Donald Trump's Tariffs On China Are Paid By U.S. Consumers And Importers, Says Study

A new study conducted by researchers from Harvard University, the University of Chicago, and the Federal Reserve suggests that Donald Trump's tariffs on China fall onto United States consumers and importers. The study has yet to be published and is listed as "preliminary and incomplete," but the data thus far lends credence to suggestions that Trump's trade war is detrimental to Americans.

According to the paper, researchers discovered a "nearly complete" transfer of tariff costs onto importers. From here, Newsweek reports that importers can pass these costs to consumers and other purchasers, which the researchers say suggests that China tariffs have "fallen largely on the U.S."

The study also found that U.S. exporters might also be paying more thanks to retaliatory tariffs from China. According to the researchers, exporters "have dropped their prices in response to foreign trade policies," which means that they are negatively impacted by some of China's tariffs via a decrease in their income.

A previous study released in March echoed the recent findings and found that most of Trump's China tariffs are absorbed by U.S. consumers and importers, per UCLA.

Per The Inquisitr, Fox Business host Charles Payne used his recent appearance on America's Newsroom to express his belief that Trump's threat to add new tariffs to $300 billion more Chinese imports could cause a "global recession."

"It could, it could," Payne said in response after being asked if the tariffs could cause a recession, per Newsweek. "I mean, we'll see. A lot of people are hoping that maybe the backchannels [between U.S. and Chinese negotiators] are being used right now."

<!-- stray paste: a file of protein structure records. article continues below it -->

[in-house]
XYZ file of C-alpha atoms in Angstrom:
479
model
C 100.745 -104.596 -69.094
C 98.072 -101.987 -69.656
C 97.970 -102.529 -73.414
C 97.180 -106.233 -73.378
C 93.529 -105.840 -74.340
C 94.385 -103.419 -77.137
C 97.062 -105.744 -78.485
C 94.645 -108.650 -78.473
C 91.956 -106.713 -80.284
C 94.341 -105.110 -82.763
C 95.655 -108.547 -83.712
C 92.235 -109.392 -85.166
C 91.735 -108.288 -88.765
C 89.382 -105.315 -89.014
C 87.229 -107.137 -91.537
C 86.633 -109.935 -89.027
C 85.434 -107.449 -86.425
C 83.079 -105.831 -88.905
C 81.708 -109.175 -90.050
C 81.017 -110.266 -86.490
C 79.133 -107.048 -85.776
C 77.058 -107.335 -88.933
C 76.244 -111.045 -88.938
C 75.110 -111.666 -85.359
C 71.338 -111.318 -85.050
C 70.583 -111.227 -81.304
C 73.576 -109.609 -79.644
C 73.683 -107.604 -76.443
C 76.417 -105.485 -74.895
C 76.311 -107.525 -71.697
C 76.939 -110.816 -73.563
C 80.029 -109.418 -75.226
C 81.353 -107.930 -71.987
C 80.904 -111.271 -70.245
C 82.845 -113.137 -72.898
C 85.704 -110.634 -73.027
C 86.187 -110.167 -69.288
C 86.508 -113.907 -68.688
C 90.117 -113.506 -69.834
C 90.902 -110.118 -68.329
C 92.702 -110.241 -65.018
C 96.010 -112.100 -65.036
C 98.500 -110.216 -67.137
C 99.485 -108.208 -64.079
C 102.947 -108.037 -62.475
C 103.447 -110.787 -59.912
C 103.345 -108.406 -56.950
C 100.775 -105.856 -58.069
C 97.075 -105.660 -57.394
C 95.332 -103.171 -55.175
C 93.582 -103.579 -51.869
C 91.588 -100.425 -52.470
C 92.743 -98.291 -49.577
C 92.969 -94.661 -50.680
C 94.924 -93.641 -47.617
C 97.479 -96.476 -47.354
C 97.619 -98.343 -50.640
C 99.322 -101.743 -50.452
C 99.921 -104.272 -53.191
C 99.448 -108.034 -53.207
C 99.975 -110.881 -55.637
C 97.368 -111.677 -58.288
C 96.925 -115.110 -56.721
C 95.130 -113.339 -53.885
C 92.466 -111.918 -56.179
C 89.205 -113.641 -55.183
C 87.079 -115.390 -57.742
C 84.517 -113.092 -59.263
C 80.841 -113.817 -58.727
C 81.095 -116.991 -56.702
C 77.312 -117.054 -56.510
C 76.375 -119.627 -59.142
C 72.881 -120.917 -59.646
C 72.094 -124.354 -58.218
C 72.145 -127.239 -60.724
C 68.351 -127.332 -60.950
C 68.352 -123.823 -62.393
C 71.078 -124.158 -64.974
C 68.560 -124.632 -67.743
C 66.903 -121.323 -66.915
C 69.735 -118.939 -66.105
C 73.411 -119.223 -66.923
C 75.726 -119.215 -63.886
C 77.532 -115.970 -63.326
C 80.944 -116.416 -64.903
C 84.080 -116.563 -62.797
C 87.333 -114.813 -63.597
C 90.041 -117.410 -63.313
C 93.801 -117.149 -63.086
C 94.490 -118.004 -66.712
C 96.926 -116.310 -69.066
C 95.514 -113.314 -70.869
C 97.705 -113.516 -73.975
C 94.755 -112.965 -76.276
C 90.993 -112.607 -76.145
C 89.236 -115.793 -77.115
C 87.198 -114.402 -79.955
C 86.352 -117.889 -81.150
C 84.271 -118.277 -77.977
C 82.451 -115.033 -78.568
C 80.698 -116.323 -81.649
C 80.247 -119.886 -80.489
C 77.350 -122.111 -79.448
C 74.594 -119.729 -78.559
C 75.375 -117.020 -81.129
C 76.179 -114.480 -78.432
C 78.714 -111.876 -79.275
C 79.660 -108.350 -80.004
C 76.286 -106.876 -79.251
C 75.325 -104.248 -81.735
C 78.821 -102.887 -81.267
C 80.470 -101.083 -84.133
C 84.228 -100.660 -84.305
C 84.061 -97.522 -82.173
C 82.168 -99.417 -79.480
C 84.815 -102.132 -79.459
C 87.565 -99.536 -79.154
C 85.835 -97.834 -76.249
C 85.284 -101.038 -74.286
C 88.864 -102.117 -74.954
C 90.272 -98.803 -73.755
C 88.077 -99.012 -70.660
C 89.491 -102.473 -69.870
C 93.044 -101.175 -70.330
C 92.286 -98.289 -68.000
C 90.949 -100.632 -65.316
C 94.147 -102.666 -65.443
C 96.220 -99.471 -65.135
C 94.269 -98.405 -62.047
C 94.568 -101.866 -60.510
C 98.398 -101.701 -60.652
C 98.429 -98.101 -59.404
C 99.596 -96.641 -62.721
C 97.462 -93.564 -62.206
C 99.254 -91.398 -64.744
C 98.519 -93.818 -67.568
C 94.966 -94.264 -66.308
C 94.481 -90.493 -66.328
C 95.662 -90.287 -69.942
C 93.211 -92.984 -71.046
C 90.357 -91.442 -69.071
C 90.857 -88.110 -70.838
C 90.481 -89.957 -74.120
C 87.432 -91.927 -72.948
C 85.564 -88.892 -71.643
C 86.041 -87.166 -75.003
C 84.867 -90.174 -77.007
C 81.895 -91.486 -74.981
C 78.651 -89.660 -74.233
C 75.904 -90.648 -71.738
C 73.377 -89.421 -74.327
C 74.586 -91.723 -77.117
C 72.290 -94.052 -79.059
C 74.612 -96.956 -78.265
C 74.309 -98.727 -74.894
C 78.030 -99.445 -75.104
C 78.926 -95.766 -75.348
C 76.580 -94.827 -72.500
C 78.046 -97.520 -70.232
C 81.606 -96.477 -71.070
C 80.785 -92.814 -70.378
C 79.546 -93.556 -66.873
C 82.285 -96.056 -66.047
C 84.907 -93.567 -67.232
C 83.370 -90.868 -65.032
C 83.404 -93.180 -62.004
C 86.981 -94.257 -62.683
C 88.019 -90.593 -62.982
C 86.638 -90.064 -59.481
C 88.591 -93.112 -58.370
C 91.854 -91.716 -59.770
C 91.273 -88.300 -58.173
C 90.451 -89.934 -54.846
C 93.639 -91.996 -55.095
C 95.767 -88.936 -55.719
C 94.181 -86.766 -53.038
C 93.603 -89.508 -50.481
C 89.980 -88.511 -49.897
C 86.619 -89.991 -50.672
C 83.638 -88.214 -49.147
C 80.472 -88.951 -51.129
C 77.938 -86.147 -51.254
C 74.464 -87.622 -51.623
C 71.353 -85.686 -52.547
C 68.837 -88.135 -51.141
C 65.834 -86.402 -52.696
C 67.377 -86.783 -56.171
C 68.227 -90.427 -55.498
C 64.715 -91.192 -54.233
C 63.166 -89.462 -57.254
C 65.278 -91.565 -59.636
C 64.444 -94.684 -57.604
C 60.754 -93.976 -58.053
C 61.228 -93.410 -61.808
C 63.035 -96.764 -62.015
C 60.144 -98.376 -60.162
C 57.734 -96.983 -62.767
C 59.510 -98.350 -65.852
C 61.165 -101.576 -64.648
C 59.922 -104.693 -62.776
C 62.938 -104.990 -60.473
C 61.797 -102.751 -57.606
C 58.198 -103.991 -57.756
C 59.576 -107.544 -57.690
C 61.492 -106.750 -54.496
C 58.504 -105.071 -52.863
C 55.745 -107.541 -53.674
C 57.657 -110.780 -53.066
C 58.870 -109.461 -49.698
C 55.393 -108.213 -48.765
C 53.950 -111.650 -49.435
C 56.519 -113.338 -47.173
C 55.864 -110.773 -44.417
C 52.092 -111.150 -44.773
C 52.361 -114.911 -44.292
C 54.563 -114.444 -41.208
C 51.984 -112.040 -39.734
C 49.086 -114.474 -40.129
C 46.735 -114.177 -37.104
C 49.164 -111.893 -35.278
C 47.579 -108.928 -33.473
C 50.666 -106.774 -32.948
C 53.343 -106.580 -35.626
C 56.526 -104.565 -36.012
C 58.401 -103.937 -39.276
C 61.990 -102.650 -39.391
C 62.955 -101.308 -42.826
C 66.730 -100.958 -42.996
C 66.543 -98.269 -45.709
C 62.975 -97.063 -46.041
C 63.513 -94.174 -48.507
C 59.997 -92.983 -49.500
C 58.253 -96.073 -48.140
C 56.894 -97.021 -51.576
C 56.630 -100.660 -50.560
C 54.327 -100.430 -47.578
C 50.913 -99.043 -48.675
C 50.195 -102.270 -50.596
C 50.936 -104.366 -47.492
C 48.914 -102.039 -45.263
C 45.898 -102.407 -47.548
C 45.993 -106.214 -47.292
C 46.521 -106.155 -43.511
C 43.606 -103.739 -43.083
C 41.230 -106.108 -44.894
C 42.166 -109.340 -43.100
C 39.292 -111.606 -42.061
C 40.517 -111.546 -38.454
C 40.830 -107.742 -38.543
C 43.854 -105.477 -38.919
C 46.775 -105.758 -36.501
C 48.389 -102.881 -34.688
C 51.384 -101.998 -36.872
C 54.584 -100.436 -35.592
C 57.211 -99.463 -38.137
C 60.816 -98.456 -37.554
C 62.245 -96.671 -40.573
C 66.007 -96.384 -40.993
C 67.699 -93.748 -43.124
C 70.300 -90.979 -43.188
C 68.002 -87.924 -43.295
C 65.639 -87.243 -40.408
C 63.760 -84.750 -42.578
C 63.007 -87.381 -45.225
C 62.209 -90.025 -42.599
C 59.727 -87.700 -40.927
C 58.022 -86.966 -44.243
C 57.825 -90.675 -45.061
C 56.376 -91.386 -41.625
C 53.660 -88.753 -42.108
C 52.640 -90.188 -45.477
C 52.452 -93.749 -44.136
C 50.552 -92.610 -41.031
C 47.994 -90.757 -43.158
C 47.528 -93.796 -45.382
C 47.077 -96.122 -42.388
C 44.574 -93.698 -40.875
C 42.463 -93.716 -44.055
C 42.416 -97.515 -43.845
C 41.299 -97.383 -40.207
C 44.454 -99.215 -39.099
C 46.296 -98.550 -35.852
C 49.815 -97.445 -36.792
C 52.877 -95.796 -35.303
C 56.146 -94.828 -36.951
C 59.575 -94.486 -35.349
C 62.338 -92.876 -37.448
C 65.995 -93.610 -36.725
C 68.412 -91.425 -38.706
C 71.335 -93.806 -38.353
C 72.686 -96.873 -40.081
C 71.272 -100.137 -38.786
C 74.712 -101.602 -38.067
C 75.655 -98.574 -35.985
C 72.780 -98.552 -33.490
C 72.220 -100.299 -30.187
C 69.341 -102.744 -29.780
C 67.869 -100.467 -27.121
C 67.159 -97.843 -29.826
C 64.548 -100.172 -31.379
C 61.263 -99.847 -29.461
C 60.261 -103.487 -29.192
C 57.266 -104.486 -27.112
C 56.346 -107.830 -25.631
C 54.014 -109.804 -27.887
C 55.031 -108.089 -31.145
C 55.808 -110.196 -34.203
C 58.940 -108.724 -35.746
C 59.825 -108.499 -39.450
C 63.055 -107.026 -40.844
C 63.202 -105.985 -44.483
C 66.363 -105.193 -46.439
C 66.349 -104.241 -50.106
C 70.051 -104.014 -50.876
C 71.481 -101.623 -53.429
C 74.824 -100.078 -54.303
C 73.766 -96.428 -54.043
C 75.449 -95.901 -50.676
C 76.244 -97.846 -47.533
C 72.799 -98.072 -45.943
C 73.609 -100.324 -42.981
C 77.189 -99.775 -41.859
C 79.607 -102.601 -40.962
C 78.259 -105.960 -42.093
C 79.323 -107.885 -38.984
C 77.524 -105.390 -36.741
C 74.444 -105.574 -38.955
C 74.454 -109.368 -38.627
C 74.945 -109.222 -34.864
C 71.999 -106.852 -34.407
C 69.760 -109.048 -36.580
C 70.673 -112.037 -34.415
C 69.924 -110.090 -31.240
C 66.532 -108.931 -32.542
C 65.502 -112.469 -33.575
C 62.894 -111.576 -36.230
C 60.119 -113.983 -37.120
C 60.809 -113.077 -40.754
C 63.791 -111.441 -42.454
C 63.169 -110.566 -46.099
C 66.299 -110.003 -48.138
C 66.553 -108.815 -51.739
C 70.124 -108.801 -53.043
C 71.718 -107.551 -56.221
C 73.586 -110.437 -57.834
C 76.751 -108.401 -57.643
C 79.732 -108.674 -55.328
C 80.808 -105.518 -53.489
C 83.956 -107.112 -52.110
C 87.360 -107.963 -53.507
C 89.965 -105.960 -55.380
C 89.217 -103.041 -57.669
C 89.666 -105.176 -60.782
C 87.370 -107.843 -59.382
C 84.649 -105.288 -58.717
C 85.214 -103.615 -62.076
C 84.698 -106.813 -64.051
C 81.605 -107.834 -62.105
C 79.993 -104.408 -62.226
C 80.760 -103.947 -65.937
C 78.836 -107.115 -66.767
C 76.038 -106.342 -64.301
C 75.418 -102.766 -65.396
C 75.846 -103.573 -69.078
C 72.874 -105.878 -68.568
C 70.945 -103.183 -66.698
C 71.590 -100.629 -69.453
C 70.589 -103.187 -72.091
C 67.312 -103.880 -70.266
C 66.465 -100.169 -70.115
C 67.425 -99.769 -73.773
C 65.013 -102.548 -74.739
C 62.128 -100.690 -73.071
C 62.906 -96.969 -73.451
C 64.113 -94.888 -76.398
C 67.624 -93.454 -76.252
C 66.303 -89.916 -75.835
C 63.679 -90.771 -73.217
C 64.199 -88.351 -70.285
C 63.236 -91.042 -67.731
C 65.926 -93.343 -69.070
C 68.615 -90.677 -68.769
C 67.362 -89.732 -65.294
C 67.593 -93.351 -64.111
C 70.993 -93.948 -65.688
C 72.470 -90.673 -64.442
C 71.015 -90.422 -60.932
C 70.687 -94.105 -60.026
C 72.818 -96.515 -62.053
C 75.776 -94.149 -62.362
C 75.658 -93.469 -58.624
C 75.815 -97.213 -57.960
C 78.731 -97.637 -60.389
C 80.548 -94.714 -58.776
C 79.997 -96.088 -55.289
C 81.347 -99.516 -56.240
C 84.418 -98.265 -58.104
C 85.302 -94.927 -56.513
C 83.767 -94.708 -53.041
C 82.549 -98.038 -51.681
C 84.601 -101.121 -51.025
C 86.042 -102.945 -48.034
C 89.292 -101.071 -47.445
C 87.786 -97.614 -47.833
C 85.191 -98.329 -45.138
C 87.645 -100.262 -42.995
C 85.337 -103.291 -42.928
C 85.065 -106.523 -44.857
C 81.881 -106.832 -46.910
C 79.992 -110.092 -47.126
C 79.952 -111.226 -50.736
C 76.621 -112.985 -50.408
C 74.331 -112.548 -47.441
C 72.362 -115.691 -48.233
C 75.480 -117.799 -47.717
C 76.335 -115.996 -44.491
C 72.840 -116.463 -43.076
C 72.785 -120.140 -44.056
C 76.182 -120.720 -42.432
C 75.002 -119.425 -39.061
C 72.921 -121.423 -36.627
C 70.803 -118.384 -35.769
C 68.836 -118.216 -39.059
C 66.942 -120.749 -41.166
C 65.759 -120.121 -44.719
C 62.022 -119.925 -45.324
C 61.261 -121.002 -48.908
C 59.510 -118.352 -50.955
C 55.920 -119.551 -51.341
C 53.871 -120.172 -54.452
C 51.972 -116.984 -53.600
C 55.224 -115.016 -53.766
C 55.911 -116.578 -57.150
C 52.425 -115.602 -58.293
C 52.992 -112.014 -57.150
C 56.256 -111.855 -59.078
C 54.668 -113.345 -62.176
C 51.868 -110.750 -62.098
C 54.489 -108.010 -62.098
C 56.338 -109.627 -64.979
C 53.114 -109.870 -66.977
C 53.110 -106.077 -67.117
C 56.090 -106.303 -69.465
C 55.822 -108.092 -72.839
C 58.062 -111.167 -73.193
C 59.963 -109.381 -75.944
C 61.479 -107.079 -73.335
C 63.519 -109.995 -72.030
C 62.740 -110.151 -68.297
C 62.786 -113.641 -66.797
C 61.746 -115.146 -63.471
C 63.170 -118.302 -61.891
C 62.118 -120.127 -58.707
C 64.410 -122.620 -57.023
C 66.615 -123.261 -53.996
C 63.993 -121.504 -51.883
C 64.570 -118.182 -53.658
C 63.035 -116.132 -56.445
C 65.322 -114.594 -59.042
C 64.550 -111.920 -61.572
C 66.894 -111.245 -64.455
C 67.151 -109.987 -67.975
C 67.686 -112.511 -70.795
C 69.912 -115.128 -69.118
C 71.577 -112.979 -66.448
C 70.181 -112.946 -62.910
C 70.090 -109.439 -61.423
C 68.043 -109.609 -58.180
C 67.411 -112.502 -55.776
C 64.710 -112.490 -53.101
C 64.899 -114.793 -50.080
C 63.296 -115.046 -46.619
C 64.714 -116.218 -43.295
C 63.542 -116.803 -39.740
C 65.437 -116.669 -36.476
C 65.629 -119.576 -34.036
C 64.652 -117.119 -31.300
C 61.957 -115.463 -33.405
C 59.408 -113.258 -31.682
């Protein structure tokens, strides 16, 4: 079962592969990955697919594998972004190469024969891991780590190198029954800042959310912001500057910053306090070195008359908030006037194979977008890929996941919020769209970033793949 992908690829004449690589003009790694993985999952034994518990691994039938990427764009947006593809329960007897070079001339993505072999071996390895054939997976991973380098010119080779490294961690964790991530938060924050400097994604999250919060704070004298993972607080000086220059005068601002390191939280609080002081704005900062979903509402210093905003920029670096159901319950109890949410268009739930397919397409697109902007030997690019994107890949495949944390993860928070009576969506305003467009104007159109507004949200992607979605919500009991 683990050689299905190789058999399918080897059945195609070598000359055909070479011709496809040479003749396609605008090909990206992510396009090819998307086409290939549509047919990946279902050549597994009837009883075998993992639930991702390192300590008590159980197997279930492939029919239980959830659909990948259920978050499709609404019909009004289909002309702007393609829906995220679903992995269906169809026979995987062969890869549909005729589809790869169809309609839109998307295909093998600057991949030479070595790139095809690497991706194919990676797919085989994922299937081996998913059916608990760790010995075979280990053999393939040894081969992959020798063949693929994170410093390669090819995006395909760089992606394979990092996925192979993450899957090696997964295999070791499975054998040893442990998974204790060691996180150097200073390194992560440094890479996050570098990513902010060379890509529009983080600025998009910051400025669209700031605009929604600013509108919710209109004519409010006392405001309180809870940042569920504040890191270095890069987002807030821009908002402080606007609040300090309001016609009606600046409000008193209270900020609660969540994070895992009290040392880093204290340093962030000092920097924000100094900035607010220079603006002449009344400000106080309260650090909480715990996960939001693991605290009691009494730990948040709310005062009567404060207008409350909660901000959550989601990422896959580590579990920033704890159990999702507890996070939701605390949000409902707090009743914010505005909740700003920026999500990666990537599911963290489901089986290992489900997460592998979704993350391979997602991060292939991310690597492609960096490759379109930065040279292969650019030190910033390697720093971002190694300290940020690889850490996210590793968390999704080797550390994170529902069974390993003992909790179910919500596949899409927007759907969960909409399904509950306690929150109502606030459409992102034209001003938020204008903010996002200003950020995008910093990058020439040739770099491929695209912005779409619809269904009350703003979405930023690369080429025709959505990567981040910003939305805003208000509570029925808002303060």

BBC News reports that Trump's former top adviser, Gary Cohn, believes that Trump's tariff war has dramatically impacted U.S. manufacturing and capital investment. He also believes that the trade war gives China a great window to slow down its overheated economy.

"I think everyone loses in a trade war," he said. "We are an 80% service economy. The service side of the economy is doing very well, because, guess what, it's not being tariffed."

But Cohn said that tariffs are making it expensive to import many vital products from China, which he says negate the president's tax cuts that were intended to stimulate the U.S. economy.

However, Joseph Hinrichs, president of automotive at U.S. carmaker Ford, claims that the impact of Trump's tariffs has "subsided."

"Last year, there was a significant impact to our business because of steel and aluminium tariffs," he said, adding that currently, the impact is not as bad.